Teen apparel retailer Abercrombie & Fitch continues to move away from its previously sexualized, “cool kids” vibe, rebranding to "This is Abercrombie & Fitch."
The new identity will hew more closely to Abercrombie's roots as an all-American brand that “reflects that confidence and independence of spirit as well as our own dedication to a more diverse and inclusive culture,” the company said in a press release, with an emphasis on more diverse and clothed models, more denim and less logo-centric clothing.
Abercrombie & Fitch is slated to roll out its largest-ever advertising campaign ahead of the holidays. The campaign will include a completely redesigned website, all-new digital advertising across video streaming websites, music platforms, social media and out-of-home marketing (billboards, transit ads and other outdoor advertising) in New York City, Los Angeles and Chicago.
Abercrombie's merchandising changes (spearheaded by creative director of marketing Ashley Sargent Price, who recently arrived from J. Crew) may enable the company to ease up on heavy discounting and mitigate sales losses. Over the last few quarters, the retailer has distanced itself from the logo-centric clothing and highly sexualized marketing rejected by millennials, and focused on the quality of its apparel. But losses continued for the retailer in the second quarter, with net sales falling 4% from the same quarter last year to $783.2 million, and Q2 same-store sales also down 4% from the year ago period.
Executives are trying to figure out how to remake the Abercrombie and Hollister brands after the exit of former CEO Mike Jeffries nearly two years ago, Columbia University business school retail studies professor Mark Cohen told Retail Dive earlier this year. “Whether it can be done remains to be seen,” he said.
The rebrand seeks to take advantage of Abercrombie’s 125-year history as a preppy American retailer, according to the company’s president and chief merchandising officer, Fran Horowitz. "Rather than buying clothes that symbolize membership in an exclusive group, today's consumer celebrates individuality and uniqueness,” she said in a statement. “Our new brand reflects that confidence and independence of spirit as well as our own dedication to a more diverse and inclusive culture.”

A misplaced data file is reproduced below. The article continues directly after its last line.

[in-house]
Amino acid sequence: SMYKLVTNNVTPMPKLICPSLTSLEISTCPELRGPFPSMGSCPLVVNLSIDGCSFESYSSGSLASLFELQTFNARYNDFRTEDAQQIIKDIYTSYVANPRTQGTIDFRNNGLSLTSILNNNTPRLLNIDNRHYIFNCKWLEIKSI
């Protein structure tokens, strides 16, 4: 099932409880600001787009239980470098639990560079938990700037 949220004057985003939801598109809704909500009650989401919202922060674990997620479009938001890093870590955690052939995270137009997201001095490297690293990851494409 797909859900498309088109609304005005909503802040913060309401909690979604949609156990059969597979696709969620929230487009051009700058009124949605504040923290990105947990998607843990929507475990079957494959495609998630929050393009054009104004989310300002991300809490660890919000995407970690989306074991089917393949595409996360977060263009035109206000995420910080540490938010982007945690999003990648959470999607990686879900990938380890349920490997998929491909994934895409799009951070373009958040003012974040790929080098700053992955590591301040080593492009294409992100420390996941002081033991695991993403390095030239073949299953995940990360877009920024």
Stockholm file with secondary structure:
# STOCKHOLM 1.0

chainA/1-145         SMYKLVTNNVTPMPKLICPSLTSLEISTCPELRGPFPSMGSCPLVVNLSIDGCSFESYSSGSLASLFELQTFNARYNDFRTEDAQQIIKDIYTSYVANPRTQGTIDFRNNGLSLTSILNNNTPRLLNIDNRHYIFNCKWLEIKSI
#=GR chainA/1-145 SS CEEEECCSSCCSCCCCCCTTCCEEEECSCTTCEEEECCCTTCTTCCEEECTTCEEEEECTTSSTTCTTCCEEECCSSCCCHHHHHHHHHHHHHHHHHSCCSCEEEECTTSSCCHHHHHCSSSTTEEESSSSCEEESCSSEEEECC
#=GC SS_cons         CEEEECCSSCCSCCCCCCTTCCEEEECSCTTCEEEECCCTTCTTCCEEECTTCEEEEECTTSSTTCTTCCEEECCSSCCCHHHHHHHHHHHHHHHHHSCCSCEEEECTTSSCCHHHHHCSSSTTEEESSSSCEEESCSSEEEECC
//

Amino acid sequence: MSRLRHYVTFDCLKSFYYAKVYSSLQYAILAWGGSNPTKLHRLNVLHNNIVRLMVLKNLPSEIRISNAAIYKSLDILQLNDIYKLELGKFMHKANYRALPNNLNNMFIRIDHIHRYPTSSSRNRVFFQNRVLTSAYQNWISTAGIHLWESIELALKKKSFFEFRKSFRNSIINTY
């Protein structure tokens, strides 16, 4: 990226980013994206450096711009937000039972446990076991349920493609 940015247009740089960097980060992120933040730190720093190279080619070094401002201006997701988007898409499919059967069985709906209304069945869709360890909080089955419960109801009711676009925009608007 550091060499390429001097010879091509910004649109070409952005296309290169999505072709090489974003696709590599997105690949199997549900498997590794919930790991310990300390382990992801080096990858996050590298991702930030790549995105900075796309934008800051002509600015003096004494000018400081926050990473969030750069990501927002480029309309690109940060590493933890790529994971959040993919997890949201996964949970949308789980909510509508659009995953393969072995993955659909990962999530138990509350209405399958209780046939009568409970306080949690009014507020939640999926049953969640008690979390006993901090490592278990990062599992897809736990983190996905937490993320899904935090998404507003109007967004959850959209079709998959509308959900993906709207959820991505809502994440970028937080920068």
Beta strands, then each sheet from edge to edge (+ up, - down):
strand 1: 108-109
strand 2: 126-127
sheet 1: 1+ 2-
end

Abercrombie's reputation has also suffered diversity issues, with a bruising loss last summer at the U.S. Supreme Court, which ruled in an 8-1 decision that a job applicant who wore a hijab for religious reasons and was denied a job could indeed sue for discrimination. A lawsuit filed this year over a transgender employee’s firing shows that the company’s “look policy” may still be getting it in trouble.
Those ongoing legal issues may have helped place the retailer among the least-liked brands in America, according to the American Customer Satisfaction Index. With apparel purchases already slipping, Abercrombie can’t afford a damaged reputation. That has led to efforts like an anti-bullying campaign from the company and a push to talk about environmental sustainability.
The retailer is also apparently working to appeal to older consumers, who presumably have a bit more money to spend. But many observers are questioning that pivot. Eric Beder of Wunderlich Securities wrote in a note to clients that marketing to an older age group "makes little sense." Beder said he sees little reason for older customers to revert to the teen brand. "Frankly, there are better brands and lifestyles for the 20+ customer to focus on.”